This background radiation corresponds to a temperature of less than 3K above absolute zero - very cold indeed, but exactly what one would expect to find from a fireball that has been expanding - and cooling - for 15 billion years.
This sea of radiation appears, at first sight, to be absolutely uniform - the same no matter in which direction we look - but therein lies a snag. If it is perfectly uniform, how did the present stars and galaxies, which are far from uniform, arise?
The most natural idea is that these lumps of matter started as slight fluctuations in the density of matter and radiation in the primordial gas. And in that case, the background radiation should still show some faint traces of that past irregularity.
This is what radio astronomers such as Rod Davies of Manchester University and John Beckman of Tenerife observatory have been searching for over the past dozen years.
As Professor Beckman says: 'In the early days there were predictions that these fluctuations would set in at a level of one part in 1,000, and people started to look, but they were not found at this level. So the theorists went back to their books, and said, 'Oh yes, how could we have been so silly; we meant one part in 10,000.' So the astronomers beavered away - and it was getting quite difficult to measure such small differences, at levels of one part in 10,000 - and they still didn't find anything. So then the theorists began to say, 'Well, what we really meant to say was one part in 100,000.' So the observers really had to push things to the limit.'
Remarkably, two groups have now succeeded in this. Two years ago an American team published the results from its satellite, Cobe, the Cosmic Background Explorer. The variations from perfect uniformity that it found were small - about one part in 100,000 - and difficult to measure, but statistically there seemed little doubt that Cobe had discovered the 'ripples in space'.
But Cobe was only able to show that there were fluctuations across the sky, slightly greater than the random noise generated by the instrument itself. What was needed was a more sensitive experiment, and this is what professors Davies and Beckman and their colleagues set out to provide almost 10 years ago.
They used no multi-million-pound satellite but a simple yet powerful ground-based experiment set up at the 8,000ft-high Mount Teide observatory in Tenerife. Here a team under Professor Beckman has been running the equipment 24 hours a day.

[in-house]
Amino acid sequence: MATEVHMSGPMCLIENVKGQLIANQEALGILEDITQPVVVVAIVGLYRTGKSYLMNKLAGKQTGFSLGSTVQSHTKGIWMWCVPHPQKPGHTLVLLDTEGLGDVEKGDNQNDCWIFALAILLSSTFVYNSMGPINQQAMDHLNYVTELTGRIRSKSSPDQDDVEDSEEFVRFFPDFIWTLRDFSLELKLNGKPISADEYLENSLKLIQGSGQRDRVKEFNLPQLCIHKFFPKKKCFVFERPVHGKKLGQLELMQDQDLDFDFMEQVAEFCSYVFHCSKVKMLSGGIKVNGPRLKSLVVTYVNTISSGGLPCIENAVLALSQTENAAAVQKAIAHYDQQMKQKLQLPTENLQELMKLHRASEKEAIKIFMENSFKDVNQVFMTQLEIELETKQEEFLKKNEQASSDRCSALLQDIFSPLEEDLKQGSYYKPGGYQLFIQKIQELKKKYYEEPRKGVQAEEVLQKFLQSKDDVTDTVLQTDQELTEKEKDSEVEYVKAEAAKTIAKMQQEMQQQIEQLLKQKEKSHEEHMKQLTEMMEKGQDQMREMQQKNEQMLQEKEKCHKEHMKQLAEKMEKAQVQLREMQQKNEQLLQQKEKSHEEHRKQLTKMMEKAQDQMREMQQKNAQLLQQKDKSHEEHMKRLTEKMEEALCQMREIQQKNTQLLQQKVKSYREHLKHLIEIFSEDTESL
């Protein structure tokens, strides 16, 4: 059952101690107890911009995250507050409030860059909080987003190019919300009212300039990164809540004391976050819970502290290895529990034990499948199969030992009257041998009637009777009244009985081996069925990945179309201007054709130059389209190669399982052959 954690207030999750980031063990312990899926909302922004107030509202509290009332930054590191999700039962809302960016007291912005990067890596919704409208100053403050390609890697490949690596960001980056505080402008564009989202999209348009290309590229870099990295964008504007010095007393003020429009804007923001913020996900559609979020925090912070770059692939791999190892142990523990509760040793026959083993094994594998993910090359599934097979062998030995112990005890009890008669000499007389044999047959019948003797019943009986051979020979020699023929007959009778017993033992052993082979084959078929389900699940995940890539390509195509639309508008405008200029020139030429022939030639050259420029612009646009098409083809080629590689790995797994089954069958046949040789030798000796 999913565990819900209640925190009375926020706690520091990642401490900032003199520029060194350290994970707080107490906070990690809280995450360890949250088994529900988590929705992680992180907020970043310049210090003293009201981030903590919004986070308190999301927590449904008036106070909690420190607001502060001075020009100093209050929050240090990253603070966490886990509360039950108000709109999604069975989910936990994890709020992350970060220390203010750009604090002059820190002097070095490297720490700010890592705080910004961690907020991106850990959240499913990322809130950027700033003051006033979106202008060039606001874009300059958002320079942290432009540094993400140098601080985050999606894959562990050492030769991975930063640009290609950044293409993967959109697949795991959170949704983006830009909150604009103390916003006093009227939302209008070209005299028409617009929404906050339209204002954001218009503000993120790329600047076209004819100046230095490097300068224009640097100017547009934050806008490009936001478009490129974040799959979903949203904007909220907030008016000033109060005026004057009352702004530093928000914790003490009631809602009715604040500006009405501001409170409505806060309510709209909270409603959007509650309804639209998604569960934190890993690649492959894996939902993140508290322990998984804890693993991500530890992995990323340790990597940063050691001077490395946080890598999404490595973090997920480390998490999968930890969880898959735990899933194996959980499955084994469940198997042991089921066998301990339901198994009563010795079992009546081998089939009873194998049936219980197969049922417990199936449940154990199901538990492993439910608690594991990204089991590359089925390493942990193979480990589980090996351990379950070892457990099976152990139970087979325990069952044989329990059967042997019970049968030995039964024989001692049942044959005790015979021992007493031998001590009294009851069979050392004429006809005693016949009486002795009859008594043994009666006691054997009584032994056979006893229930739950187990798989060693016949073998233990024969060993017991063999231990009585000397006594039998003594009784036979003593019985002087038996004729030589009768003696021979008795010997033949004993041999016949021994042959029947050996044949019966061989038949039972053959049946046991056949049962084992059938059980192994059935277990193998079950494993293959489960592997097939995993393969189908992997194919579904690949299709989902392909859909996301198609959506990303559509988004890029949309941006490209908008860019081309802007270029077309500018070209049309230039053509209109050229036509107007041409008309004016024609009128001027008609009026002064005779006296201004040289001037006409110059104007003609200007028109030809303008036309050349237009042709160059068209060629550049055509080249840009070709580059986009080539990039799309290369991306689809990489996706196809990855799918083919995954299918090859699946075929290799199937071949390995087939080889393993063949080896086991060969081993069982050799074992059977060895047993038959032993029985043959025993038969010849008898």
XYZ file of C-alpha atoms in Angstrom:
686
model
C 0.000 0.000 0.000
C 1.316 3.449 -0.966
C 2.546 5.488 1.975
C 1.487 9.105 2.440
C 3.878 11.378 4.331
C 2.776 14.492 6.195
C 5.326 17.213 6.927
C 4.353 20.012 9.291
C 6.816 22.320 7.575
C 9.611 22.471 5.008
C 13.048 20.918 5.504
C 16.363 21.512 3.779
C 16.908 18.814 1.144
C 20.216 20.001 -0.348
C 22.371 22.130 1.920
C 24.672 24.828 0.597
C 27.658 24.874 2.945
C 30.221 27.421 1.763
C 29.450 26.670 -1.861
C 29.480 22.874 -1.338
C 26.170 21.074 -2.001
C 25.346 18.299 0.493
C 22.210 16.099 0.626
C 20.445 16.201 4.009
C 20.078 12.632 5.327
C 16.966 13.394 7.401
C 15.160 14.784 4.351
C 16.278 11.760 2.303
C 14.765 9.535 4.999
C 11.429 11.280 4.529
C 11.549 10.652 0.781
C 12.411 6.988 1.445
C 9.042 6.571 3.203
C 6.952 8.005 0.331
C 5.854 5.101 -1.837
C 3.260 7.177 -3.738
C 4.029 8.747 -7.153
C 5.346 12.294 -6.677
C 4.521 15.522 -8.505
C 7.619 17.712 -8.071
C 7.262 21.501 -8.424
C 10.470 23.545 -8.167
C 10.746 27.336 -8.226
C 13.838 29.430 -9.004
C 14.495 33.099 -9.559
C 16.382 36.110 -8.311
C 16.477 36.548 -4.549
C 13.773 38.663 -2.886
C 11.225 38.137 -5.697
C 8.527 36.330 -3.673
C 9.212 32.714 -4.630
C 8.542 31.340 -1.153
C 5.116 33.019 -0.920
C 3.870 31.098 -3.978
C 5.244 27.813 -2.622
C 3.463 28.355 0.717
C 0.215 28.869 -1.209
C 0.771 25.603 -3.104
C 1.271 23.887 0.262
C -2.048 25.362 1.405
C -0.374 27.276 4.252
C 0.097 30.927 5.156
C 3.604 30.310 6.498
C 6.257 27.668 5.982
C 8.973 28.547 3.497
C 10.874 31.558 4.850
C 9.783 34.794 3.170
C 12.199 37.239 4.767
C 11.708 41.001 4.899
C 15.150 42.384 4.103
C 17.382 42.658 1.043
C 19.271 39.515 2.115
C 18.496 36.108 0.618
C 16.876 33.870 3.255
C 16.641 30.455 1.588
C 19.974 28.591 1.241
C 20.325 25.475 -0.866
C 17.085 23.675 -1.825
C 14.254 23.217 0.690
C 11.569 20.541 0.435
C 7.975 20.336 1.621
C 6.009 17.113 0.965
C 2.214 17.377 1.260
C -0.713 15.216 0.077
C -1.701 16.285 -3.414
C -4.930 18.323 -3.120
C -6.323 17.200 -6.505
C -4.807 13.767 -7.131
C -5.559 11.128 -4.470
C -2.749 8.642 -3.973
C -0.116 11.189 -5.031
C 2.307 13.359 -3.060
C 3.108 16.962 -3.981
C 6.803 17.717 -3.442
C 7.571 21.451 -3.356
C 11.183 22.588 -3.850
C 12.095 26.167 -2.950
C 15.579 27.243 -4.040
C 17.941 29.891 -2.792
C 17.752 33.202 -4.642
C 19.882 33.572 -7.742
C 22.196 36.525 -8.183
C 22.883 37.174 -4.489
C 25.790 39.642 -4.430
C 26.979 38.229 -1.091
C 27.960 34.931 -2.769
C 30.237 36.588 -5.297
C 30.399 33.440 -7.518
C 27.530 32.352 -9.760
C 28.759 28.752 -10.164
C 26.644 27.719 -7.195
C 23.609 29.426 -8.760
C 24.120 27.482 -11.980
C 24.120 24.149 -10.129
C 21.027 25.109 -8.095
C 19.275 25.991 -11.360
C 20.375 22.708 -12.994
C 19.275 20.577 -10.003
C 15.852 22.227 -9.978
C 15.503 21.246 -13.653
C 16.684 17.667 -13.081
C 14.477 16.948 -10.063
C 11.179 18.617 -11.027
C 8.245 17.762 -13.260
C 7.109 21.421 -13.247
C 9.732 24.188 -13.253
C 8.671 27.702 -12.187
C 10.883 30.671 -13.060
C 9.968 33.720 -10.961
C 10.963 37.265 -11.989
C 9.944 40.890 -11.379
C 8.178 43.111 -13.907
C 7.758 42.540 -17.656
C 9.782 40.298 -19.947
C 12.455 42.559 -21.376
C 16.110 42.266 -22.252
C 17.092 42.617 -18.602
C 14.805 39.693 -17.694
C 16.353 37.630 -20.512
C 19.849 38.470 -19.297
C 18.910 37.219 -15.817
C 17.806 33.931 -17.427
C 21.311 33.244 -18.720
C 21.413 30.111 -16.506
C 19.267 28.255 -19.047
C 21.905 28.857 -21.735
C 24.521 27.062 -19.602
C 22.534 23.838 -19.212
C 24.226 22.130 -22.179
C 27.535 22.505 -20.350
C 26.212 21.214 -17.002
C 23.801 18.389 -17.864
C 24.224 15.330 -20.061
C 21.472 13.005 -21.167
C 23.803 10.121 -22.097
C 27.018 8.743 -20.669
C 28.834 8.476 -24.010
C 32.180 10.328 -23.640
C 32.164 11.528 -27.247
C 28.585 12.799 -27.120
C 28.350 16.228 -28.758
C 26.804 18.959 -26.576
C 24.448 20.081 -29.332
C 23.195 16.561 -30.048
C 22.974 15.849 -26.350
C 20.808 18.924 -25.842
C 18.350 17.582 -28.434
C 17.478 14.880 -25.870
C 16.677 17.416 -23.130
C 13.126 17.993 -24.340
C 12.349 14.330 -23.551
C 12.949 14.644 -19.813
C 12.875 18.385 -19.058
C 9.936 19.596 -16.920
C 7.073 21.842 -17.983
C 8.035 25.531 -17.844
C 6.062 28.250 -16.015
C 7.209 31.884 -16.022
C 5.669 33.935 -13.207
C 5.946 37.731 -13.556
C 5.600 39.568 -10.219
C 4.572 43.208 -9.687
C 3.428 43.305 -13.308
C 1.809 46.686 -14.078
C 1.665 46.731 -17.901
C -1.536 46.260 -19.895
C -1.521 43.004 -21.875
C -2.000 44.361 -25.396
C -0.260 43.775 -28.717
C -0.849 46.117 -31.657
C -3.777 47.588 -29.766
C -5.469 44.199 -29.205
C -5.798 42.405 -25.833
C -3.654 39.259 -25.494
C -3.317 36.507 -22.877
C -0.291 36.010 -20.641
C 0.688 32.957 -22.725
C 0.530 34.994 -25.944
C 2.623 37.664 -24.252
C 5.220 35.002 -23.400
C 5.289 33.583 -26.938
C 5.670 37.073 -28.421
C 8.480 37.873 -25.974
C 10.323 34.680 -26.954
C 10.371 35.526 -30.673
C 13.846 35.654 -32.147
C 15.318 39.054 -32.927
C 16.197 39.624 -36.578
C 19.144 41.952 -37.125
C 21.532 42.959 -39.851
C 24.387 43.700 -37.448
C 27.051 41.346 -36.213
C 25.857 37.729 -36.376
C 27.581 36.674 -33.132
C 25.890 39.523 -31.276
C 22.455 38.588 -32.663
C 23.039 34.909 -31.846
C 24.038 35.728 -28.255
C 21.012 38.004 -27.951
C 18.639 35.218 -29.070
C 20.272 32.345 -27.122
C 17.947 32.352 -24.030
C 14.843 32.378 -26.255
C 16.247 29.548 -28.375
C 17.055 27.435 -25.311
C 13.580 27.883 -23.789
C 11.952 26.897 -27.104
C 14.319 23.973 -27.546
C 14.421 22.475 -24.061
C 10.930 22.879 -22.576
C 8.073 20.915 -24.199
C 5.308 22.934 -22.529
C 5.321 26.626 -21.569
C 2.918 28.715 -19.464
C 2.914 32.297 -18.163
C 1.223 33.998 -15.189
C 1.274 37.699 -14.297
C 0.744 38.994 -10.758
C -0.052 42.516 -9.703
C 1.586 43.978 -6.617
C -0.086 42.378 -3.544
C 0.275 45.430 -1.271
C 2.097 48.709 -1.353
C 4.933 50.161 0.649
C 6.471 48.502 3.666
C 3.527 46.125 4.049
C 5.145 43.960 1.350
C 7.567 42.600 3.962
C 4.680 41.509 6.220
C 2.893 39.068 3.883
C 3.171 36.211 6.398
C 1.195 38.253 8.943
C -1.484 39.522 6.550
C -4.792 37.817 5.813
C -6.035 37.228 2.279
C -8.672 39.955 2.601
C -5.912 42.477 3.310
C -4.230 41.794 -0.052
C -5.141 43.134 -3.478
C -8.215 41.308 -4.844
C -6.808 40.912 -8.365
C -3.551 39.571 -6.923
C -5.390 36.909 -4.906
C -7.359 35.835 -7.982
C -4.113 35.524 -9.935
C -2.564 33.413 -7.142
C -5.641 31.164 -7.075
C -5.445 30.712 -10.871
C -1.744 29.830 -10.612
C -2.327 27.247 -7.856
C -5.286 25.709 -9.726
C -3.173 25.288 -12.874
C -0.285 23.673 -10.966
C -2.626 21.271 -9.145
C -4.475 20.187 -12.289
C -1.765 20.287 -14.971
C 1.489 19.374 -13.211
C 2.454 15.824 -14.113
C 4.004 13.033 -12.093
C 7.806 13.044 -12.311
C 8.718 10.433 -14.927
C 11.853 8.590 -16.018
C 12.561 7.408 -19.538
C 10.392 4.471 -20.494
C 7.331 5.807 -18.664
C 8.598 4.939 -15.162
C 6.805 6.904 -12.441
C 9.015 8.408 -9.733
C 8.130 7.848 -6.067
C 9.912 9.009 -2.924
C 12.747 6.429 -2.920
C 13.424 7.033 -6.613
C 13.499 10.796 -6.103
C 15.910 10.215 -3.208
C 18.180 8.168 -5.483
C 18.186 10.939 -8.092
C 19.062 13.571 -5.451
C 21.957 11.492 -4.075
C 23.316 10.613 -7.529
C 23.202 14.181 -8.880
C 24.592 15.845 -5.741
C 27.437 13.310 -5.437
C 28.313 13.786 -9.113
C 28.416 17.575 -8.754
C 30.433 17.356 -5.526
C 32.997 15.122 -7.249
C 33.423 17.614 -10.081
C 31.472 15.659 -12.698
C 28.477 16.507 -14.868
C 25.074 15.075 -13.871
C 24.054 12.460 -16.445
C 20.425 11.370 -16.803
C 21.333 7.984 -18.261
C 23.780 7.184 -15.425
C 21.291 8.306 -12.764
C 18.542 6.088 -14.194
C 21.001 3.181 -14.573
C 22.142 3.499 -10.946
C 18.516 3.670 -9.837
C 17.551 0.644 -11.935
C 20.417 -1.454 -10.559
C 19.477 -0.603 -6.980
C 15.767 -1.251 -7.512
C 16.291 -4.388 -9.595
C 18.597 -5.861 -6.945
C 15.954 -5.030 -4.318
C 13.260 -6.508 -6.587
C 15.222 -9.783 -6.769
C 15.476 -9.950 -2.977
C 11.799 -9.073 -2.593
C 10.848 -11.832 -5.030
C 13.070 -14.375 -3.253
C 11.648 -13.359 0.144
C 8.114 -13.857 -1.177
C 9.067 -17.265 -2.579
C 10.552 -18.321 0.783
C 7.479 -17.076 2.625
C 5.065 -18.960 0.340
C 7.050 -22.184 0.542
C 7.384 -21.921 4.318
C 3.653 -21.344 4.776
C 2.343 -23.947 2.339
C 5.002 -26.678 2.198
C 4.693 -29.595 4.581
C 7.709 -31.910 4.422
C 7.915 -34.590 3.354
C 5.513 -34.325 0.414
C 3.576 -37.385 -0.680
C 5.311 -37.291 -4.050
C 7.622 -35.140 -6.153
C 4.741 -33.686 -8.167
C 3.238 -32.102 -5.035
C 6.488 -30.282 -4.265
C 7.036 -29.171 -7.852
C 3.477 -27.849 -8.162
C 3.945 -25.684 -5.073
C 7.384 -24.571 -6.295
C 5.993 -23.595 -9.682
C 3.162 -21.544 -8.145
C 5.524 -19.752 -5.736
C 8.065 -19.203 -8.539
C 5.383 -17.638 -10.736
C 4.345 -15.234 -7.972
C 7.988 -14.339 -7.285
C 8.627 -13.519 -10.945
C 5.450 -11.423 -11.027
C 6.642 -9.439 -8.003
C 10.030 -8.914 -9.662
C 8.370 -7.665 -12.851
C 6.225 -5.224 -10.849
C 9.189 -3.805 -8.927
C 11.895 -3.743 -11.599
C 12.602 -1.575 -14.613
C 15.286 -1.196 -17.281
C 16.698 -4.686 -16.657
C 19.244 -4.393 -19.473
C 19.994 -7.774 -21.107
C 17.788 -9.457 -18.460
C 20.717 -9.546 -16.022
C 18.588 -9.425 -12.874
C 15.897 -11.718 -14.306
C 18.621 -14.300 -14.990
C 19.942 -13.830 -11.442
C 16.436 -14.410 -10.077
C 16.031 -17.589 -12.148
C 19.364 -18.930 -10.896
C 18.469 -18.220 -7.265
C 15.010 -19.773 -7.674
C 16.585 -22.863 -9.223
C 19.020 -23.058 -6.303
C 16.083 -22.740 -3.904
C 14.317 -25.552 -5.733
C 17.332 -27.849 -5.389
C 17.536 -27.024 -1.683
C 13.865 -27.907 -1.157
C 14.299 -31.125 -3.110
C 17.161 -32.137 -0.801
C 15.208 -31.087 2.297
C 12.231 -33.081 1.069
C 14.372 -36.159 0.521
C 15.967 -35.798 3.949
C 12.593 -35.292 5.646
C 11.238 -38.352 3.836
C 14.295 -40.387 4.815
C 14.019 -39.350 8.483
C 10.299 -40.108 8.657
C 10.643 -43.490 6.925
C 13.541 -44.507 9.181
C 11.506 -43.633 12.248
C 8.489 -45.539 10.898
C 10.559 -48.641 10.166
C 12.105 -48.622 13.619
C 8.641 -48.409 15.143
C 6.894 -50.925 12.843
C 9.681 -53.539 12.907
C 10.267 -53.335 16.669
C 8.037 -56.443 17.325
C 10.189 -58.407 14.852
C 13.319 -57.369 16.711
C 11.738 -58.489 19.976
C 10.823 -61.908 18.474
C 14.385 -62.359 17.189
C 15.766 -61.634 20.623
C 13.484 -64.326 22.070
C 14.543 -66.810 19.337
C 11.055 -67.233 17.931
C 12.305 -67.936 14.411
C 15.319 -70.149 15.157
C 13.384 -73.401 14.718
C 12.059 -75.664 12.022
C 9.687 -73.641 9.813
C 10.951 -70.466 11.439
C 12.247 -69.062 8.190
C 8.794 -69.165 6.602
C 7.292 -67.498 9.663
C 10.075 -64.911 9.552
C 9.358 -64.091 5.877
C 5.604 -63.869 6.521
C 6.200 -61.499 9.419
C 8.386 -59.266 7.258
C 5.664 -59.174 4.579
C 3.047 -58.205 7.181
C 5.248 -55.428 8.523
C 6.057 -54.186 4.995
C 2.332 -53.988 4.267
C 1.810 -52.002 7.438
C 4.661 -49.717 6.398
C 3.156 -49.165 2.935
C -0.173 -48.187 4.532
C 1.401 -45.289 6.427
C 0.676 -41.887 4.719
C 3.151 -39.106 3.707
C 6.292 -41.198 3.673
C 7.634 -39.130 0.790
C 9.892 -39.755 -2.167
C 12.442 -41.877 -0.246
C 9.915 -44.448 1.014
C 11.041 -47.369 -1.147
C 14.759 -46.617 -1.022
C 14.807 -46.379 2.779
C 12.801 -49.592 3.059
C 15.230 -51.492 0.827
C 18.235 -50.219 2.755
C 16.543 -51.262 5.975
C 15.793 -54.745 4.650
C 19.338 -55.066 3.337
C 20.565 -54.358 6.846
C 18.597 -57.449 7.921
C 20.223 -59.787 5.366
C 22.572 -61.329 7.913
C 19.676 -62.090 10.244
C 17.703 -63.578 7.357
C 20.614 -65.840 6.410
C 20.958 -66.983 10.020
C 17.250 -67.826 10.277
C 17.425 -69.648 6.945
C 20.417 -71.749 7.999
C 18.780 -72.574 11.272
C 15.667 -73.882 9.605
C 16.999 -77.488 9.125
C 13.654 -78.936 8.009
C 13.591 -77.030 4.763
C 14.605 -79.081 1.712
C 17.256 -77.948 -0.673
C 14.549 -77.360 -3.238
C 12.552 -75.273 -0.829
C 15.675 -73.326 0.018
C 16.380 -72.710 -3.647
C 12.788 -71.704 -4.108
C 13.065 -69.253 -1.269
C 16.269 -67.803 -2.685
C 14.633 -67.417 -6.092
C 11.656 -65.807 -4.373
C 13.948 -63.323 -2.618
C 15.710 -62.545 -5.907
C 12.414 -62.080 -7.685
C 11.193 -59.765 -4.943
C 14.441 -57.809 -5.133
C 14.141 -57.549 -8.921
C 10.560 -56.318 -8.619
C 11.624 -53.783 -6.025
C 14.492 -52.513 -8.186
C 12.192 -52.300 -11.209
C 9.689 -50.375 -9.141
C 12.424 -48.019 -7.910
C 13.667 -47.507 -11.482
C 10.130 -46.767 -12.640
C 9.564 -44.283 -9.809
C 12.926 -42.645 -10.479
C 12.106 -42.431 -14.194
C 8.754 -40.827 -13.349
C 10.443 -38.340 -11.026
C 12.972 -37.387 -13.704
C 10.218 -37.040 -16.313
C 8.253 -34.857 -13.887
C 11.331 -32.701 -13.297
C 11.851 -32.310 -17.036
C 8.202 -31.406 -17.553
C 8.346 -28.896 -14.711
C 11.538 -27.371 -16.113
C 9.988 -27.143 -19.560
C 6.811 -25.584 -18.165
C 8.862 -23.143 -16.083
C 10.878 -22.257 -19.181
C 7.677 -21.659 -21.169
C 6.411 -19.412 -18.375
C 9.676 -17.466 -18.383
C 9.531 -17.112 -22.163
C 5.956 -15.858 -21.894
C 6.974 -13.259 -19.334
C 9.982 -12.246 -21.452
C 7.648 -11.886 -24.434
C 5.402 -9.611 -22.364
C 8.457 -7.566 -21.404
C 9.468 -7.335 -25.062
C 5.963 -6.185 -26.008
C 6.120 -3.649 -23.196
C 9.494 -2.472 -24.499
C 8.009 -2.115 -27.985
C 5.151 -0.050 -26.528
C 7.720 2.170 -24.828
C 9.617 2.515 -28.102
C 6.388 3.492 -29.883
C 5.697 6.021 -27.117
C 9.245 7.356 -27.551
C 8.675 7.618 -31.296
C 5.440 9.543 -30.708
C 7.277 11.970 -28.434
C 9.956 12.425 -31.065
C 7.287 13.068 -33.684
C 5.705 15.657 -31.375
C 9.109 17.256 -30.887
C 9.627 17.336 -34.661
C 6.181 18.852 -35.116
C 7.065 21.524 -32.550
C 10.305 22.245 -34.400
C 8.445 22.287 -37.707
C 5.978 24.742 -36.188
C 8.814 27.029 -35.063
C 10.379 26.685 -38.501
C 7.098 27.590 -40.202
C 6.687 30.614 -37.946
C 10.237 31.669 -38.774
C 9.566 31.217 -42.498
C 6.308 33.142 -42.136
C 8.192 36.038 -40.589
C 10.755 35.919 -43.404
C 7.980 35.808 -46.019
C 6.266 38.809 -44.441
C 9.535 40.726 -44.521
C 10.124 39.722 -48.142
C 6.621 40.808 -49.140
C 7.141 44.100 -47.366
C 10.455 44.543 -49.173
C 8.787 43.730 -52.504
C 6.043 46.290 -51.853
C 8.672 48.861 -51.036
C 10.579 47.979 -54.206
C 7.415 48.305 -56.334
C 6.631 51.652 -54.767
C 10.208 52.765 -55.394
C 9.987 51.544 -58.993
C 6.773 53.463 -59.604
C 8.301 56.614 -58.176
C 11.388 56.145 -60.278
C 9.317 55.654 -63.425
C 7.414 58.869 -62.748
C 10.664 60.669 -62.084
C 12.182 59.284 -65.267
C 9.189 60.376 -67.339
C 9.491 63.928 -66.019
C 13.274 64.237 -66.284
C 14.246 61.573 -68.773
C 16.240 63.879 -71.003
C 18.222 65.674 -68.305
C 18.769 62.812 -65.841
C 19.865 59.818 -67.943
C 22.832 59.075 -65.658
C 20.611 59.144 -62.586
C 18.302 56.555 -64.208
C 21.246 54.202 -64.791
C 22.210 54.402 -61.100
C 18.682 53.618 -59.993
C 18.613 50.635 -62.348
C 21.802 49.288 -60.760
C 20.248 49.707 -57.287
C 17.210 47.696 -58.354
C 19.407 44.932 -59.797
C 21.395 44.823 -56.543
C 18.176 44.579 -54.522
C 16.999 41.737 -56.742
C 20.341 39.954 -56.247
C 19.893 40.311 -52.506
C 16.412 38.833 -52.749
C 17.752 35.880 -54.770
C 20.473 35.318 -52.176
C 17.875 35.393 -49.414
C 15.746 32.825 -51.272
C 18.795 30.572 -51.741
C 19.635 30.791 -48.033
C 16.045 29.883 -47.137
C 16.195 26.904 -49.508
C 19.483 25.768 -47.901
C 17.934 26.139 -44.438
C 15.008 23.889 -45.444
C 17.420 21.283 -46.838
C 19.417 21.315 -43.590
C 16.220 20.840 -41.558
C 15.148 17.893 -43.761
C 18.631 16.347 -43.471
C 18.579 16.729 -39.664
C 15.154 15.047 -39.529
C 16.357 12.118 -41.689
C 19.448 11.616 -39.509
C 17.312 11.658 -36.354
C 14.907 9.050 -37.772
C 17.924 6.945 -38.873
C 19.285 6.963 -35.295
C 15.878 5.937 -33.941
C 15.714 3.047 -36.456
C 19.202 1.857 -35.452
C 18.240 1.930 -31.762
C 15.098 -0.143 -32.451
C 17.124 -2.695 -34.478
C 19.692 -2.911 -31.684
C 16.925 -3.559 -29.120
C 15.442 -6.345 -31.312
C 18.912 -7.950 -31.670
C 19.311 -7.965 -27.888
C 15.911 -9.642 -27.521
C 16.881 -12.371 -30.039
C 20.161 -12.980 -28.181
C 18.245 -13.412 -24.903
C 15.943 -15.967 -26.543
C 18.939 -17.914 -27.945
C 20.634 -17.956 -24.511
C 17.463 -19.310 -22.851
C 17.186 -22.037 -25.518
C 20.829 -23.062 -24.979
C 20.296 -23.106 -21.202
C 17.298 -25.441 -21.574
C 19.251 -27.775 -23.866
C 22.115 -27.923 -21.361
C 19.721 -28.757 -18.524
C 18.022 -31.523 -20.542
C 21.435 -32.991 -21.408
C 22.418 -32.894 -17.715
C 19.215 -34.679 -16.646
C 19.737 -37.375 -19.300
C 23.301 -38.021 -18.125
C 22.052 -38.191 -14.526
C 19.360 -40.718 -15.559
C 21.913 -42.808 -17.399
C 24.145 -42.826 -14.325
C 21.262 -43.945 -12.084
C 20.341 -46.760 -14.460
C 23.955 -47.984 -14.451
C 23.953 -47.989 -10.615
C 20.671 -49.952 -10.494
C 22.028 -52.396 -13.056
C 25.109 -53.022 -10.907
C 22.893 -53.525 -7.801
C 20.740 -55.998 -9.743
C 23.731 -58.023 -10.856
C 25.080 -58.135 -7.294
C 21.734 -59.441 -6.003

'The technique is to look at two patches in the sky using two antenna horns side by side. These look at the sky reflected in a flat metal mirror, and the electronics subtracts the signal of one horn from the other, very rapidly, to minimise the effect of atmospheric fluctuation. The idea is to measure the temperature difference between these two patches of sky.
'But also the reflector wobbles every 10 seconds so that the patches switch places - effectively we look at three patches of sky and it's the difference between the centre patch and the two outside ones that we measure.'
Every 24 hours the equipment sweeps out a circular strip around the sky; and by looking for months on end at the same strip of sky the observers have been able to increase the sensitivity of their measurements several times above that of Cobe. Every few months they realign their instruments to search another strip of sky.
In this way the temperatures of different sky areas can be fairly compared, any local fluctuations due to weather or interference being cancelled out. The idea is that if there are actual 'hot spots' in the sky, some areas will give consistently higher readings than others in studies carried out over a long time. And this is exactly what the investigators have found, as they report in Nature.
For the first time, the Tenerife team has been able to start drawing a map of 'hot' and 'cool' spots about five degrees across which can be assigned to specific directions in the sky.
The Tenerife team's work is strong confirmation of the Cobe results, but it also takes them a vital step further. Professor Beckman says: 'The Cobe result is very, very good - it deserved the attention it received. They had the advantage of being above the atmosphere, but the sensitivity is less than in our experiment.
'They looked over the whole sky, and, by averaging, they could say, correctly, that they had found a ripple and this ripple didn't change from one frequency to another - so that enabled them to say it was true background fluctuation.
'What they couldn't say is exactly where the ripples are. Now what we've been able to do, looking at a smaller piece of sky, is actually detect a certain number of individual ripples and measure their sizes.'
The Tenerife work is certain to cause much excitement among cosmologists, who are still struggling to understand the mechanism of the very early expansion of the Universe, and how it led to our present situation. These cosmic-
background measurements are looking at primordial fluctuations - traces of what happened in the first billionth of a billionth of a billionth of a second of time.
And, as the team says, there aren't many ways of doing that.
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